ask a book buyer at powell’s

ask-a-book-buyerIn a rare check of my twitter feed this morning (Twitter, I’m just not that into you) I stumbled upon an exciting new resource at one of my favorite Independent Bookstores.  Powell’s Books in Portland, Oregon has really led the way in making books available over the internet, and I have long included links to their online storefront on all of my syllabi and course websites to give students an alternative to amazon.  So I’m not surprised they are also making their personalized customer service available online as well.  Check this out!  On their book blog you can submit an email request for reading recommendations based on the latest books you’ve devoured.  Are you a fantasy fanatic who long ago swept through the George R. R. Martin bibliography before anyone had even heard of Game of Thrones?  Do you need the best translation of Dante’s Inferno?  Looking for something atmospheric for that vacation you’re planning?  Ask the book buyers at Powell’s!  For someone with idosyncratic tastes who’s always annoyed at book club, this can be a life saver for me.  Read a brief excerpt here at Two or Three Little Birds and then bookmark the first installment of Ask A Book Buyer


Q: I’m leaving in a few weeks for Italy and Spain, and I’d be remiss if I didn’t have something to read on my downtime over there. Suggestions? – Chelsea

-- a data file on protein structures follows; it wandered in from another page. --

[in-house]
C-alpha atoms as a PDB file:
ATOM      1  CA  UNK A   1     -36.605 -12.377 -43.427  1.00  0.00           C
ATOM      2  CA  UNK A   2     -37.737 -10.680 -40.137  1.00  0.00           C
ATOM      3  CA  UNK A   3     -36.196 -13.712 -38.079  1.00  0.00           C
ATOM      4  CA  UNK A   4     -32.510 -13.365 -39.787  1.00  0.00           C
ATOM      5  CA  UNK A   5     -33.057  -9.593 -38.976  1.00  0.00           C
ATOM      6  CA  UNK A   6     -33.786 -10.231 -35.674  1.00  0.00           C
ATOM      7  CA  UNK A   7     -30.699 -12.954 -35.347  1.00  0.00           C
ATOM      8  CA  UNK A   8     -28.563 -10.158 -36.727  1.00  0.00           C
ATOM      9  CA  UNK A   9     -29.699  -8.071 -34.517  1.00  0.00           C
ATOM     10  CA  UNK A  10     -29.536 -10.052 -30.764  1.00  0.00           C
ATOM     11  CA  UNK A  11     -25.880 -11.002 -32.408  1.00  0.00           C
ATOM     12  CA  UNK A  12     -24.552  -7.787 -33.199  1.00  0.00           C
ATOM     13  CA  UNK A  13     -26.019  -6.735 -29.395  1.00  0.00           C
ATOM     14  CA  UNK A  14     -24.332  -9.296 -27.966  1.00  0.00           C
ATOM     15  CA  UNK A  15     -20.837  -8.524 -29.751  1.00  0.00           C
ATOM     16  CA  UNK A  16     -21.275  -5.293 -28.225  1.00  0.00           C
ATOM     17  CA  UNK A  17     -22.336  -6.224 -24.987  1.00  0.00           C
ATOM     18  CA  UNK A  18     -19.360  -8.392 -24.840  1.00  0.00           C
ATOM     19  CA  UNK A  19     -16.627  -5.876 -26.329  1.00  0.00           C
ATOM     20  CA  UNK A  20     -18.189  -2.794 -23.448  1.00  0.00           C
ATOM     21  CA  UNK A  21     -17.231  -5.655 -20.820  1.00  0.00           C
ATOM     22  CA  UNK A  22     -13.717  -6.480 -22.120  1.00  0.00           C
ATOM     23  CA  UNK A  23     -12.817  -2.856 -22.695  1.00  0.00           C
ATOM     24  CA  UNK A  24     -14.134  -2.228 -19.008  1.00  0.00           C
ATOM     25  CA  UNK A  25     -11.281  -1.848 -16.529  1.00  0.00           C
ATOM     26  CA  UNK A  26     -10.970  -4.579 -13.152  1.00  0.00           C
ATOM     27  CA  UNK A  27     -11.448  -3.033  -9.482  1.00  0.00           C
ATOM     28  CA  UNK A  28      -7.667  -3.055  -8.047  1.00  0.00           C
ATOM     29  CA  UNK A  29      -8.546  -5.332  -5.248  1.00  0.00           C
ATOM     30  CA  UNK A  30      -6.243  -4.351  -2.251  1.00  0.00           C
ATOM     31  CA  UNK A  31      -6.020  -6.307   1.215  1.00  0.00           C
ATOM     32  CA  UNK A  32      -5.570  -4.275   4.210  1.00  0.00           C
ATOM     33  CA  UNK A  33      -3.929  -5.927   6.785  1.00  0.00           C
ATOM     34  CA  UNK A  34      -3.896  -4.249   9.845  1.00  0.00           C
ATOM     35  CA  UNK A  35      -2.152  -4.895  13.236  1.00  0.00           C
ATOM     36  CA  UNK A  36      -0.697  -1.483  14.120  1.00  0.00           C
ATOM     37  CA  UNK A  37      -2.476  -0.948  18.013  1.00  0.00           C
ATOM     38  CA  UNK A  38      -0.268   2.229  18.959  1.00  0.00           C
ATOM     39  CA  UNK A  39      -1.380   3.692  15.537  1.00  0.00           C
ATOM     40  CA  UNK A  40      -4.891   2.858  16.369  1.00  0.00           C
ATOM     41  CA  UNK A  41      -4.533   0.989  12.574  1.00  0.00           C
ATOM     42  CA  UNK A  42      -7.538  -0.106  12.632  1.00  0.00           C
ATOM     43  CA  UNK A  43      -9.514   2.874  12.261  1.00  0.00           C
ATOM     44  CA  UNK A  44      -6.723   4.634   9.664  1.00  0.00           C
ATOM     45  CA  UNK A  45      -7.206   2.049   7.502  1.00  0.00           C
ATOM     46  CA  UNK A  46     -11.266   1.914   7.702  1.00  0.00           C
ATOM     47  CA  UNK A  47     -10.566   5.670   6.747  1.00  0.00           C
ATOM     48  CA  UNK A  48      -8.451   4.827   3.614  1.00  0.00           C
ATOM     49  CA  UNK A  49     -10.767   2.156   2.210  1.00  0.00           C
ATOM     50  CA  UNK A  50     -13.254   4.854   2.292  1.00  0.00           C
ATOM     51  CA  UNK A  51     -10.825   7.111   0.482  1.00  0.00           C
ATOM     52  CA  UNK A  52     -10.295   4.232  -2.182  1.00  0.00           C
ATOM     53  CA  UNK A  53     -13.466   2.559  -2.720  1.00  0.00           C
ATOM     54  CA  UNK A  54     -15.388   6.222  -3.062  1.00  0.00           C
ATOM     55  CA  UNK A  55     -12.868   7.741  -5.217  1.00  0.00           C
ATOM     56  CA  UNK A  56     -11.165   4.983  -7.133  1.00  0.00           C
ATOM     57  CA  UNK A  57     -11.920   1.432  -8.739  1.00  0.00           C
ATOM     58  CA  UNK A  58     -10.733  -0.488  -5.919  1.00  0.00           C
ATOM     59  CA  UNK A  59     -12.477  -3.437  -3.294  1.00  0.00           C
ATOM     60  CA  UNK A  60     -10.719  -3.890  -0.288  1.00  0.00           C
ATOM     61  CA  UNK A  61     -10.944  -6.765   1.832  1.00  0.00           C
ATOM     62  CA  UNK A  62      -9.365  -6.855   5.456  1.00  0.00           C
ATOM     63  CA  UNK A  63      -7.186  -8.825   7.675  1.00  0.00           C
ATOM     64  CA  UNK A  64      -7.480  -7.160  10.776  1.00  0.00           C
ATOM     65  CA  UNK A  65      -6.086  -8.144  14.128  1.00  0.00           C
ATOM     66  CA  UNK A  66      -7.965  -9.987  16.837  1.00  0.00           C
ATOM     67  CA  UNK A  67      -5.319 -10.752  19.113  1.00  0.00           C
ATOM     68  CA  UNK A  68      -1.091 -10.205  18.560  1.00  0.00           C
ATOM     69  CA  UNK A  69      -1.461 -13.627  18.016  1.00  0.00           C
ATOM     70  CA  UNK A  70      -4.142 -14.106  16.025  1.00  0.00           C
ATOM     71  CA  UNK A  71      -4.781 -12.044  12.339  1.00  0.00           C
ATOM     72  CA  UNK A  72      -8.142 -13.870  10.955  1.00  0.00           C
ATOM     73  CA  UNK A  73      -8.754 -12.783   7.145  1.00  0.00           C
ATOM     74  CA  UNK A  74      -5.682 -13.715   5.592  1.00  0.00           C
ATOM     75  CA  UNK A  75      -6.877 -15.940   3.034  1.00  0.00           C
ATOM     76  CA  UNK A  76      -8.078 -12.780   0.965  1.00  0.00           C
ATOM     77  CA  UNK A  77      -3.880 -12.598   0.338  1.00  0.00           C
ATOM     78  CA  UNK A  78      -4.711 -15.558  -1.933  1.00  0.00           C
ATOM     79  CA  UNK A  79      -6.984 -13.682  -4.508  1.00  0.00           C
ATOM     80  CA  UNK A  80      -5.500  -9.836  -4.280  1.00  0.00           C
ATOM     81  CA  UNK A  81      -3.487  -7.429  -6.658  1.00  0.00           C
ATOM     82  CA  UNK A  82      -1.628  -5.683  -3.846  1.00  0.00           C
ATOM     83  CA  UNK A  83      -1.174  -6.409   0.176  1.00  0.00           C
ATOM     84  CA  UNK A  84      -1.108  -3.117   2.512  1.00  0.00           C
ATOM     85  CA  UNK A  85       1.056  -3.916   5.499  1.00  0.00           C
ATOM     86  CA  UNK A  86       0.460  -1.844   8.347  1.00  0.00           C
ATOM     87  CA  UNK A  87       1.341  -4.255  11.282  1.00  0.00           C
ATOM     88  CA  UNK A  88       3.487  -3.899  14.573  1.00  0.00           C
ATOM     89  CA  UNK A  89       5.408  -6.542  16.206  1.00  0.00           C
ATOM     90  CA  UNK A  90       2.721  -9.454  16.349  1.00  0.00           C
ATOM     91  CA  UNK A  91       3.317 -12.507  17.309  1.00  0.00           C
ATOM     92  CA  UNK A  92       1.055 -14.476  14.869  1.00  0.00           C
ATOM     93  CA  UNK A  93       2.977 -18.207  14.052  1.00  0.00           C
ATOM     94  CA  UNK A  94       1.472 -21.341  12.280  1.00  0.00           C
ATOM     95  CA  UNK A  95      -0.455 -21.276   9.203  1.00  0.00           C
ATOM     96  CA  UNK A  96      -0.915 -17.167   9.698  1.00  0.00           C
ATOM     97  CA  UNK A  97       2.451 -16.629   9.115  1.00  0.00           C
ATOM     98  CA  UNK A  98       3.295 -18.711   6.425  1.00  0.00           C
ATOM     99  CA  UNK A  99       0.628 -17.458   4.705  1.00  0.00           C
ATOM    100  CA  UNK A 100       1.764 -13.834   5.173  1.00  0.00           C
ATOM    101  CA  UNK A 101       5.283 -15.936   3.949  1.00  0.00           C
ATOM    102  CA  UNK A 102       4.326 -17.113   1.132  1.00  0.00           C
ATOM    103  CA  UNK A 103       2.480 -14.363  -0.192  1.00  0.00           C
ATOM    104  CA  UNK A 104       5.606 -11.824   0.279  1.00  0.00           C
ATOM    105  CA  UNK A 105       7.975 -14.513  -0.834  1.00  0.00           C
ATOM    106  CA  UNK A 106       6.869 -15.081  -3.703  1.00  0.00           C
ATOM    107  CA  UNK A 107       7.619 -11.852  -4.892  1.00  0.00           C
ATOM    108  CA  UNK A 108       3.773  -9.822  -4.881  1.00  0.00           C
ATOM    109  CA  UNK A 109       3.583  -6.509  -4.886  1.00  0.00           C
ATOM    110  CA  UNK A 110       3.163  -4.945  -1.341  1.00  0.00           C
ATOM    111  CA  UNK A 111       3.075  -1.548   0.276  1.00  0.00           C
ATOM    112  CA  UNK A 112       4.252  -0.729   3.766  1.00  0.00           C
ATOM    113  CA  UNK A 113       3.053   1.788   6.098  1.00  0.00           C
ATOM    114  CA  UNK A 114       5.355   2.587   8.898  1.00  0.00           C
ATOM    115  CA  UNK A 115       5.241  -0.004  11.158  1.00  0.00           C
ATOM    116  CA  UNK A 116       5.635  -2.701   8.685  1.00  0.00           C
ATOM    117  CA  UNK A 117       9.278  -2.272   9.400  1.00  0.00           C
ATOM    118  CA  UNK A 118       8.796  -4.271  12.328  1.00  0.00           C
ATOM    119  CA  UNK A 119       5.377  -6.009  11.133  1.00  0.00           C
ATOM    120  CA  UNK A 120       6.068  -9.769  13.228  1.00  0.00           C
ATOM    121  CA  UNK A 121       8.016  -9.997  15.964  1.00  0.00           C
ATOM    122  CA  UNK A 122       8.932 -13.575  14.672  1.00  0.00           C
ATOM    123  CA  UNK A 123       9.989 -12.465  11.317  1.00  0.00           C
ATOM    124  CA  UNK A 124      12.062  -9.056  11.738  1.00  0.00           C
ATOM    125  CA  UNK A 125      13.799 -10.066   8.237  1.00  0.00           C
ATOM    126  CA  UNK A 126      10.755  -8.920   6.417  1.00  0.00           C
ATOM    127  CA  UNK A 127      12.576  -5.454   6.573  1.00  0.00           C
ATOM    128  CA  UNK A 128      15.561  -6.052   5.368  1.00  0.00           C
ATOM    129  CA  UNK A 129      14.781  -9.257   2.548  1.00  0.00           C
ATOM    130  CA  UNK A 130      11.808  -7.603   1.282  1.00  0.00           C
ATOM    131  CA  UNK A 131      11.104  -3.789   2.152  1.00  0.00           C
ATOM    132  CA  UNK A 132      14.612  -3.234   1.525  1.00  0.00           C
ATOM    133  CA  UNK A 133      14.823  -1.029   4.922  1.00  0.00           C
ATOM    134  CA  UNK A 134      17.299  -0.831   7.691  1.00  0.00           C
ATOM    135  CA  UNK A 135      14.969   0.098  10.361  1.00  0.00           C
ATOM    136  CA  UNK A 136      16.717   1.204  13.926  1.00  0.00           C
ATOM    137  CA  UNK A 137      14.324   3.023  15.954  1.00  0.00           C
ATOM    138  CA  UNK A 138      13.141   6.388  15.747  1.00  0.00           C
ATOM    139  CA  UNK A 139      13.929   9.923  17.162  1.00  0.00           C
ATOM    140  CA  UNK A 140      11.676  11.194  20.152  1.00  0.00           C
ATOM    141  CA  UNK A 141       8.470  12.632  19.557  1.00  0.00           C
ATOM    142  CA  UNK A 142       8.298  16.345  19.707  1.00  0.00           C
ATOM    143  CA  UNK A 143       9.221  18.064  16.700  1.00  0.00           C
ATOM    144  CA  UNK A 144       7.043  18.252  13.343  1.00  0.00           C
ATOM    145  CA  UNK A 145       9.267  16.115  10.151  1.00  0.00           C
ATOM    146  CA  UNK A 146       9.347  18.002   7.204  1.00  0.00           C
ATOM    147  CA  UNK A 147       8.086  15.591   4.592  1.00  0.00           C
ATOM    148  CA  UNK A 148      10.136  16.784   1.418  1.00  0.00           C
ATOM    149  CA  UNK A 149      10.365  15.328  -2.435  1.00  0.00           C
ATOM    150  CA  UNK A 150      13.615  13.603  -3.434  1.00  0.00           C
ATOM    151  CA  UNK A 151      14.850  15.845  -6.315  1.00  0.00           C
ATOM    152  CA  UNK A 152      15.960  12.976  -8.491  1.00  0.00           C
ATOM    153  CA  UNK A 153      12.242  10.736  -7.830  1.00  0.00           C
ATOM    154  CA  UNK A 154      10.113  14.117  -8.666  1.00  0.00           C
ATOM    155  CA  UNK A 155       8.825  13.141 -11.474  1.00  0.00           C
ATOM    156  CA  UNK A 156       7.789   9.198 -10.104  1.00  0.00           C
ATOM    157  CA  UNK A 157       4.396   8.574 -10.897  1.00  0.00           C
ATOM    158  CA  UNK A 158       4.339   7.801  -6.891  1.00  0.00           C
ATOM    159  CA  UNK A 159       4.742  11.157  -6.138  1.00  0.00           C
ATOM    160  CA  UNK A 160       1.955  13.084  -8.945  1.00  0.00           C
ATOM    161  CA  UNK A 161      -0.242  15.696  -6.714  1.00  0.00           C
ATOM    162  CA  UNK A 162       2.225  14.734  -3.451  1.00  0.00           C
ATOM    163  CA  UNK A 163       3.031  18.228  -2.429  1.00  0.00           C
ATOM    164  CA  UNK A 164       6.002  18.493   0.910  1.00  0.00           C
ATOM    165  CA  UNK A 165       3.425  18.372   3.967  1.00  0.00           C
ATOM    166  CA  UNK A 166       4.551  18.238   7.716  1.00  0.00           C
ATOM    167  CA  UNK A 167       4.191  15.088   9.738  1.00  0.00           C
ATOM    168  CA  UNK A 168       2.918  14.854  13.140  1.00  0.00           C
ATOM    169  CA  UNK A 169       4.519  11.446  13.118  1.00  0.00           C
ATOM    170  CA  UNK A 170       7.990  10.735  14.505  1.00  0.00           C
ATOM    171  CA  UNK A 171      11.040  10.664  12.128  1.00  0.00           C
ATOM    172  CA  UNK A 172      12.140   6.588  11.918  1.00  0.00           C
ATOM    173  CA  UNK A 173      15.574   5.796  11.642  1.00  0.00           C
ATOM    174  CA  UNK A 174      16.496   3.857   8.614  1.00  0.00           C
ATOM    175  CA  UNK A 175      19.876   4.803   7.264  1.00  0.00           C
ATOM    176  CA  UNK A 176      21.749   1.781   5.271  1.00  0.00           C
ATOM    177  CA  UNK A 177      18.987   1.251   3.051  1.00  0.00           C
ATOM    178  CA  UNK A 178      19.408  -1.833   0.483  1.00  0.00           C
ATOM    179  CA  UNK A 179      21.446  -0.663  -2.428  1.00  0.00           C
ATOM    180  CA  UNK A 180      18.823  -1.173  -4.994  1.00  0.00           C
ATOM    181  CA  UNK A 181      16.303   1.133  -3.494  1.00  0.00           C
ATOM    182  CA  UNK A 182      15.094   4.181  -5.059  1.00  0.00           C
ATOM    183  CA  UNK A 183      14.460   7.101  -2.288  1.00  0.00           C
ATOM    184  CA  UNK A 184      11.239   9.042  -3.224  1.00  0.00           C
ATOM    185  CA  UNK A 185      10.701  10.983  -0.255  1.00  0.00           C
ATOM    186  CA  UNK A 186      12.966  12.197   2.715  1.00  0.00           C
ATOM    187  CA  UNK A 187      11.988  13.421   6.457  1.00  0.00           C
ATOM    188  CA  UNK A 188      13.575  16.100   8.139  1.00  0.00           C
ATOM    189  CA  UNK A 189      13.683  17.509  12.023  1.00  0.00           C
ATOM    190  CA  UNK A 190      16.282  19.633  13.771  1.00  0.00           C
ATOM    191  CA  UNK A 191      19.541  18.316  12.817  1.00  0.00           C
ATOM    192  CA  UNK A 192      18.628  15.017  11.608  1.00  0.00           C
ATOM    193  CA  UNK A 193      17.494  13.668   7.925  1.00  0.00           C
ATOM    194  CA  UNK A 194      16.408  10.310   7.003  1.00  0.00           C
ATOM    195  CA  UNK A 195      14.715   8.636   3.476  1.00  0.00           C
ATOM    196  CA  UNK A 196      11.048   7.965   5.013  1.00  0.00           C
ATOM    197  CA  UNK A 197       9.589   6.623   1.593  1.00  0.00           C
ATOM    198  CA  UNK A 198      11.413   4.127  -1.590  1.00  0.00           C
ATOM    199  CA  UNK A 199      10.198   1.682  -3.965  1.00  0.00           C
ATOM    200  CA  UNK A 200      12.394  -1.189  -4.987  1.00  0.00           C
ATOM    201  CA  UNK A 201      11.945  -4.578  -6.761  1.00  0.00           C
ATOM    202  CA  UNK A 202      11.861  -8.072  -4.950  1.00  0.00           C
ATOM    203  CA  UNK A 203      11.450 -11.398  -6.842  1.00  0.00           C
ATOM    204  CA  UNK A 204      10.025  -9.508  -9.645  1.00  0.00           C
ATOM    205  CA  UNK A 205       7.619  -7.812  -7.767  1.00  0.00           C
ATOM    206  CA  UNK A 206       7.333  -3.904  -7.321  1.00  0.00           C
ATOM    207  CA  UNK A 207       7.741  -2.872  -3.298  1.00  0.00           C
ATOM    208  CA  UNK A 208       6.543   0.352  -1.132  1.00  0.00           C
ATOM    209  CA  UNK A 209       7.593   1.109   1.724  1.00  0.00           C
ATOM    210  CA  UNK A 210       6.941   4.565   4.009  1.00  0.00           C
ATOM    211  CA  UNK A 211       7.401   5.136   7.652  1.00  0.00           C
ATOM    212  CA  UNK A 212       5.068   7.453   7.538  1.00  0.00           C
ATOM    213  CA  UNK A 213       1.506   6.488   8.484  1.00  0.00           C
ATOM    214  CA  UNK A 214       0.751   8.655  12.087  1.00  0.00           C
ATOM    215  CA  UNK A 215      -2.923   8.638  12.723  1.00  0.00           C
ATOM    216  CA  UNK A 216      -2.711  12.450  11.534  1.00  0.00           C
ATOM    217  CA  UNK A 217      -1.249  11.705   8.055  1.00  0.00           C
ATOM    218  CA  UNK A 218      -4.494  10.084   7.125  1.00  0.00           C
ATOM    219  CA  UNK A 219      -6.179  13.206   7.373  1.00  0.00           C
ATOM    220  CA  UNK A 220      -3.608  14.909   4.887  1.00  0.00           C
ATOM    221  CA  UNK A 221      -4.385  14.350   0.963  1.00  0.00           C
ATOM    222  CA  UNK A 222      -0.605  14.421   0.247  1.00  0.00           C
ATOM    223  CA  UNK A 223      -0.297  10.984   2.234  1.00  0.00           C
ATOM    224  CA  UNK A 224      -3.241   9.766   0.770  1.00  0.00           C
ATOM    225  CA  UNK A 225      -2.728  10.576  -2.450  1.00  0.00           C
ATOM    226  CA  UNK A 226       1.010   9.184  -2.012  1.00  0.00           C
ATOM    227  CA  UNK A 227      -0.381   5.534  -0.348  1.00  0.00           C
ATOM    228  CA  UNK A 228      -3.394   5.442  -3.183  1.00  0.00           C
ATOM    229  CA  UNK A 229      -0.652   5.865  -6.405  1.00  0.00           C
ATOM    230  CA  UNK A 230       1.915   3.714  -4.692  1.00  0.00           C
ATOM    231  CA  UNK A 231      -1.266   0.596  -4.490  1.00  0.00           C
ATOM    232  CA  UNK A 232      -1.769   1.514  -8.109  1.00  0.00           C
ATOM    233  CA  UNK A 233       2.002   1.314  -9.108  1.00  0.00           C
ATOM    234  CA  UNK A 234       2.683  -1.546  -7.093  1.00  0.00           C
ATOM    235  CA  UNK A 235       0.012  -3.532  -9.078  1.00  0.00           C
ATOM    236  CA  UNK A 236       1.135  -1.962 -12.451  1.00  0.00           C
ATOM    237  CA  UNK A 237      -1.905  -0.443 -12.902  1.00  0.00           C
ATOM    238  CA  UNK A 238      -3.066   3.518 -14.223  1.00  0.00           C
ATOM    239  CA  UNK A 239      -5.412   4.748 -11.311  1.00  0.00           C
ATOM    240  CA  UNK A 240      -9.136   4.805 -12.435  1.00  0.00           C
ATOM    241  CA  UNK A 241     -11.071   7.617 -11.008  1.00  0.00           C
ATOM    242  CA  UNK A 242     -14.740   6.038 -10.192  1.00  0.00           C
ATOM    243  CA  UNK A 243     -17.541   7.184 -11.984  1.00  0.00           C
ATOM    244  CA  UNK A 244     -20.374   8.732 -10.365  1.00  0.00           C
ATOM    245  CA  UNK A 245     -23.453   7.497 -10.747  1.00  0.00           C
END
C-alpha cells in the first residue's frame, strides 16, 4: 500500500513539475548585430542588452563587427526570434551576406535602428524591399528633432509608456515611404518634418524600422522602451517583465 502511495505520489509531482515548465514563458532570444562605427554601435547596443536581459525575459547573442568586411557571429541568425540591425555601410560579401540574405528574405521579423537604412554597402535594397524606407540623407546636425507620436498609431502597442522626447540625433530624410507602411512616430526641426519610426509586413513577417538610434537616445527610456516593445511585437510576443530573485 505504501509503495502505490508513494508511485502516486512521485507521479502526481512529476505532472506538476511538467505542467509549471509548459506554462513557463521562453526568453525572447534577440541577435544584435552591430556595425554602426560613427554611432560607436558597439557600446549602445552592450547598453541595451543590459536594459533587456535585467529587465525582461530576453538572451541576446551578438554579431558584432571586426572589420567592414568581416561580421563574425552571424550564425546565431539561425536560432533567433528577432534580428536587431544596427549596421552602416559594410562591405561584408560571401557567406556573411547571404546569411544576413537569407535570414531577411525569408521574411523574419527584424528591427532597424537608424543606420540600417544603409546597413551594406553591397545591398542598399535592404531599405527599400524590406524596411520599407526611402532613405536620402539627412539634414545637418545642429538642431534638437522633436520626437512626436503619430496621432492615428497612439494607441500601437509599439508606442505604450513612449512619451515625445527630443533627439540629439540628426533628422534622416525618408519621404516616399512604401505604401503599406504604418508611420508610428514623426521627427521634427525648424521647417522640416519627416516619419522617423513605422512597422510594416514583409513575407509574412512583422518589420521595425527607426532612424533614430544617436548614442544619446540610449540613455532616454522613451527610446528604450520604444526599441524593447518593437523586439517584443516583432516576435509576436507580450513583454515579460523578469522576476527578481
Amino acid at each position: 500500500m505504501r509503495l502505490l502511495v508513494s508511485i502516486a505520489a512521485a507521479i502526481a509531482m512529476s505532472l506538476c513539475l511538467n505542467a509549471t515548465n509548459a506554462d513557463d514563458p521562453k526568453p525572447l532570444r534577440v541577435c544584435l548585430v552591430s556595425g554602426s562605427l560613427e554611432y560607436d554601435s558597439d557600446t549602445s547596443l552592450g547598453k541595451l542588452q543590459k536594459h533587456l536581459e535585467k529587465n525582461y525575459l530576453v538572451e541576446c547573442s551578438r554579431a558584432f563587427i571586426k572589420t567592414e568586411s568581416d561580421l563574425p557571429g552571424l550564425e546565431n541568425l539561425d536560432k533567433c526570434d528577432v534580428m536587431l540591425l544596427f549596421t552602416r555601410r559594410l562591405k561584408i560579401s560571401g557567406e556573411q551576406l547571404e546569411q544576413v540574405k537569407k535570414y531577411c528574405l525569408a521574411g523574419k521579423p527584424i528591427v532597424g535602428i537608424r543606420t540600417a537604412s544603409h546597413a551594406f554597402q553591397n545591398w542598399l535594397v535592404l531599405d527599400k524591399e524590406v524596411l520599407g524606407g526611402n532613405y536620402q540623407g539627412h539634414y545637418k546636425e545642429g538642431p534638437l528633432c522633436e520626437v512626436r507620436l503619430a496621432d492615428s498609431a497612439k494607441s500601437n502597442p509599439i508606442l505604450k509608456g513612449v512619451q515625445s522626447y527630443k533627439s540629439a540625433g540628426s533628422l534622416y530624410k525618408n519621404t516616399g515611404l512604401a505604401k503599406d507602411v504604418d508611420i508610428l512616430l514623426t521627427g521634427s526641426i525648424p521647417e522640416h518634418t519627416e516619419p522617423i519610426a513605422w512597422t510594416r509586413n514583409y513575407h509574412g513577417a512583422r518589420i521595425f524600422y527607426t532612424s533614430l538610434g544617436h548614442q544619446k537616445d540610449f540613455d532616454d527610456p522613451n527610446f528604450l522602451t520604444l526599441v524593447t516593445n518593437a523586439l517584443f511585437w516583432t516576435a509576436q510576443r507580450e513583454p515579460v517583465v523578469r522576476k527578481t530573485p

A: For Spain, The Shadow of the Wind by Carlos Ruiz Zafón. – Gerry

Beautiful Ruins by Jess Walter. It is partially set on the Italian Coast in 1962 during the filming of Cleopatra. It’s a wonderful story and a great vacation book. – Jen

Andrea Camilleri has a great Italian mystery series set in Sicily. The first book in that series is The Shape of Water. And, of course, there’s Donna Leon’s fantastic Venice-set series, starting with Death at La Fenice. – Tom

It’s older but The Club Dumas by Arturo Pérez-Reverte is very atmospheric and set in both Spain and Italy. Just out is Blood and Beauty by Sarah Dunant. It’s good historical fiction about the Borgias. Even though they were Spanish, the family is synonymous with the dark side of the Italian Renaissance. The Vatican doesn’t like to show the Borgia apartments for a good reason. – Kathi

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